If you let it continue too long, you will doubt yourself more.


Gaslighting, a manipulation tactic often wielded by emotional abusers, gradually makes you question your judgment, feelings, memories, and reality. Because of its insidious nature, it can be challenging for victims to recognize it as it’s happening.

Abusers use gaslighting as a way to gain and maintain power and control in the relationship. They break down your confidence over time by making you think your interpretation of events is incorrect. The more you second-guess yourself, the more you start to believe their version must be the accurate one.

Unfortunately, gaslighters never employ one method to distort reality. Carlyn Beccia, a writer in Medium, give some weapon to respond immature gaslighting phrases. 


“Stop being so dramatic.”

Dramatic, emotional, and crazy — this is garden variety invalidation. The gaslighter tells you that what you are feeling is wrong, and you have no right to feel the way you do.

Calling someone crazy is just another way of saying, “my bad behavior doesn’t match your reaction.” And that might be true. But it still isn’t a very loving response to your partner’s pain. You have to see the fire to put it out.

Your response:

If there is a glimmer of empathy in your partner, try playing the role reversal game and ask them how they would feel if the shoe was on the other foot.

Unfortunately, when someone tells you that you don’t have the right to your feelings, there’s no use arguing with them. Even a cactus has feelings. You are on separate teams at that point, and the gaslighter is not coming to your side.


Photo Courtesy of Medium


“But what about the time you….”

This form of gaslighting is called kitchen sinking. Instead of discussing the present issue, they weaponize past hurts and throw at you everything but the kitchen sink — i.e., that one time you were late, your loud chewing, or the fib you told six months ago.

To be clear, if a past issue is still bothering your partner, they have every right to bring it up. But their past issue should not trump your present problem.

Your response:

The best way to respond to whataboutism gaslighting is to say, “I want to address your issue, but can we please stay on topic and discuss this current issue? Then we will discuss yours.”

I will warn you. Most gaslighters don’t have the emotional intelligence to shelve their grievance. Usually, they are not harboring any resentments. They are only using their past wrongdoings to deflect from their present misdeeds. Please don’t fall for it.


“It’s your fault.”

People who gaslight will often shift the blame to their partner. This constant blame-shifting traps couples in a cycle of who is wrong and who is right. Unfortunately, in most disagreements, the fault is rarely on one side.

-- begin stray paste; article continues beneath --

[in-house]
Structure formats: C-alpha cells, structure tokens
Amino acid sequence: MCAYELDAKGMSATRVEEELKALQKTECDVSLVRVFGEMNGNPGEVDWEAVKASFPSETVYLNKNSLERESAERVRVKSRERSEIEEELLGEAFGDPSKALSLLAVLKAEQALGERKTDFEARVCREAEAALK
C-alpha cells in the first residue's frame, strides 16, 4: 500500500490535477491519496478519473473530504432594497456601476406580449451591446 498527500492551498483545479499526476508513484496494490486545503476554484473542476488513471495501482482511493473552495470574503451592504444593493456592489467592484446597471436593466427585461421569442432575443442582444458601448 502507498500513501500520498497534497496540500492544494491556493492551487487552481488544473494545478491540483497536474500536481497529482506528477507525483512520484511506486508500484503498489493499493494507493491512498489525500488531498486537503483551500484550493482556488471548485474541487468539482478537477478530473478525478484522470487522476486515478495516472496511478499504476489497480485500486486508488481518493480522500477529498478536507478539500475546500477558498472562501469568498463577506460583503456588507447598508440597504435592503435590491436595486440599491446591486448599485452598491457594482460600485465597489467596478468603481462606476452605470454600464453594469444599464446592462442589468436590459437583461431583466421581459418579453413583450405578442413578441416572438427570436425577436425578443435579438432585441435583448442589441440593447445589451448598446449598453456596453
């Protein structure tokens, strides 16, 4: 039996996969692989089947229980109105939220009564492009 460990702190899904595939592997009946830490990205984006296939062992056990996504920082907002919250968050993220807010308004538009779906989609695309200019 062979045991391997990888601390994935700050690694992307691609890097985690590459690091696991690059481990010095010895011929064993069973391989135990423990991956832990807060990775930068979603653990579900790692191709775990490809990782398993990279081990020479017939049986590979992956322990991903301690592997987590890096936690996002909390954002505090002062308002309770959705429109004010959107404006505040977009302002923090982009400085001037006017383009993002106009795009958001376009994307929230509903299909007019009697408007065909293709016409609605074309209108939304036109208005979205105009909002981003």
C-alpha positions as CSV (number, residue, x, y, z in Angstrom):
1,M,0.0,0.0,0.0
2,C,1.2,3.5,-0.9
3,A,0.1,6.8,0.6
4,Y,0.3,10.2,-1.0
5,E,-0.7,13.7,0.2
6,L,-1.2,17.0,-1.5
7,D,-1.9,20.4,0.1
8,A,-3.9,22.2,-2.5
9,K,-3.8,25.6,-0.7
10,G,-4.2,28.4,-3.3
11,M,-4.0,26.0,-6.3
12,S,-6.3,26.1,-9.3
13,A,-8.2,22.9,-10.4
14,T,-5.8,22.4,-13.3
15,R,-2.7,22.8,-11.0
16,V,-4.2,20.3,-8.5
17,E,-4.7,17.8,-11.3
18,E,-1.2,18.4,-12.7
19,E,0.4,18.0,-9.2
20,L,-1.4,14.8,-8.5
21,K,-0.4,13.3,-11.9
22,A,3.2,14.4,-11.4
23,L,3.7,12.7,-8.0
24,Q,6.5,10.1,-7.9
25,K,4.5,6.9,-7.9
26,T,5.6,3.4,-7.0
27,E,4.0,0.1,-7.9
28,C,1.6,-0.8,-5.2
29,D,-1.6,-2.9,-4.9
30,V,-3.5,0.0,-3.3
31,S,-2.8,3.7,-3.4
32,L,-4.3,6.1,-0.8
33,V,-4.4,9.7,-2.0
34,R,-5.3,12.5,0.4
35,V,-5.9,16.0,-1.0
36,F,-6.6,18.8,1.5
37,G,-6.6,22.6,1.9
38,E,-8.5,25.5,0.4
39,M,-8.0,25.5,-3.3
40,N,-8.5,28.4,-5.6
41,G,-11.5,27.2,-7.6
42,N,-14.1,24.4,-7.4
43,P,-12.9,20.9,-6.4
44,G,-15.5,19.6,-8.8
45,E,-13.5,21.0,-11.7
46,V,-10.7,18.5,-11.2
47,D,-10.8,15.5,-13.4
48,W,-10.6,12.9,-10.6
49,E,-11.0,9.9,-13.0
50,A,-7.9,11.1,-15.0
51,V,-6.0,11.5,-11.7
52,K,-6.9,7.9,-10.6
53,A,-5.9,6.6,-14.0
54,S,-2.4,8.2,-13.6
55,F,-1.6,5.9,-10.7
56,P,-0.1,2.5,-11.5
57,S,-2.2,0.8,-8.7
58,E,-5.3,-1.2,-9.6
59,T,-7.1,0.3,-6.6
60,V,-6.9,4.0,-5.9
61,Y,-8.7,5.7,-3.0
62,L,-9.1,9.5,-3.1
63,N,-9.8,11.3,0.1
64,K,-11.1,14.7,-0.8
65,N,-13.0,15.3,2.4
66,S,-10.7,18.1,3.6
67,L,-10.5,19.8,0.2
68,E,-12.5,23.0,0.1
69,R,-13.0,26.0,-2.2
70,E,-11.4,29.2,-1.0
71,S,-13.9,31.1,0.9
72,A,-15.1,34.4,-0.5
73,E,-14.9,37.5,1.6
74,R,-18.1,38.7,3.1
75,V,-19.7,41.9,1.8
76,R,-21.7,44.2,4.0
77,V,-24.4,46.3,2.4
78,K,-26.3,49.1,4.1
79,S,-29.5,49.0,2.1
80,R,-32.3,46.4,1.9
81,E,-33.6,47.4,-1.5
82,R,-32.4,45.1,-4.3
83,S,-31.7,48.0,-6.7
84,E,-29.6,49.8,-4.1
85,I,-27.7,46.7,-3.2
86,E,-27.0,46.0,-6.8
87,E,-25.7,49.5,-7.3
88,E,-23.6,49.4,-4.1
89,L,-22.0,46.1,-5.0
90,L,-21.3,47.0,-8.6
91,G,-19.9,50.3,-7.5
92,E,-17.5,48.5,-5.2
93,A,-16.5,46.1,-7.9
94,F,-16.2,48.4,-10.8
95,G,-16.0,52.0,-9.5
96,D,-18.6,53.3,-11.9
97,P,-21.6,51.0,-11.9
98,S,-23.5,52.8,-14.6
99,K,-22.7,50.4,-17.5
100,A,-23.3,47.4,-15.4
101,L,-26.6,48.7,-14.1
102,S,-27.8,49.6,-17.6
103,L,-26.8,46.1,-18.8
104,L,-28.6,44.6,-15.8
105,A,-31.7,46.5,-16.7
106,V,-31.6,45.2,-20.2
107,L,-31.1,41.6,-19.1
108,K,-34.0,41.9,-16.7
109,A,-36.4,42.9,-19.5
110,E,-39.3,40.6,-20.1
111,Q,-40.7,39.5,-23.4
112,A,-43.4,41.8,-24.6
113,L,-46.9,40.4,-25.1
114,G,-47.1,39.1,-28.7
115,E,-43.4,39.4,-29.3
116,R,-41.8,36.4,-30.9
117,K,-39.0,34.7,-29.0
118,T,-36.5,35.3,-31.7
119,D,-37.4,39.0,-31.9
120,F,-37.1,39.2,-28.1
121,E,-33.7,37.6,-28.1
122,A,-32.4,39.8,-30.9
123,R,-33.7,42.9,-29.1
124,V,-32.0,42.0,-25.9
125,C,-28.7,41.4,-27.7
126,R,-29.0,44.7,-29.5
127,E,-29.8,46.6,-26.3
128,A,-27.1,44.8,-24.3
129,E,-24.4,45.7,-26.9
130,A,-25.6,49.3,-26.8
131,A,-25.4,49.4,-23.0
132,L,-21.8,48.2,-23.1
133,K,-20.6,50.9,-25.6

Gaslighters play a zero-sum game when fighting. They will often use “always” or “never” when communicating, even if it is your first time committing a crime. Disagreements get black and white with a gaslighter.

Your response:

When your partner shifts the blame to you, focus on a solution. Ask questions like “What did you wish I had done in this situation?” or “Here’s what I wish you had done in this situation.” That gets you future-focused on working together as a team instead of battling it out with more “whose fault is it” fist-a-cuffs.

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“Why are you with me if I am so horrible?”

Ah, yes, that one narcissistic shame. My ex used to say this to me every time I called him out on acting disrespectfully. (And this was not eating crackers in bed misdeeds.)

When a gaslighter makes this statement, they shift the onus onto you to solve the problem by leaving. They are saying — well, you know I am a jerk, so why are you tolerating it? That makes you guilty of their abuse.

Your response:

Regroup and make sure you are addressing your partner’s behavior and not attacking their character. There is a big difference. Behaviors can be changed. Character is damn near impossible to change. If you can honestly say you have not resorted to childish ad hominem arguments, then you should believe them — they are telling you that they can’t be in a loving relationship. Run.


“I was only joking.”

If the joke isn’t funny to the other person, you are punching down and not up. People who use humor to deflect their wrongdoings are acting out of shame. And shame always gets in the way of intimacy.

Your response:

Being able to see the humor in a situation is a gift. Is your partner using your donation to manipulate you? If yes, tell them that their actions are not funny and call them out of using jokes to deflect.

Sometimes people don’t realize they are using humor to deflect. Spirit becomes a knee-jerk self-preservation reaction.

Gaslighting is death by a thousand cuts. It’s the slow corrosion of your confidence. And if you let it continue too long, you will doubt more than just your reality. You will second guess every aspect of yourself.


#THE S MEDIA #Media Milenial #how to respond gaslighting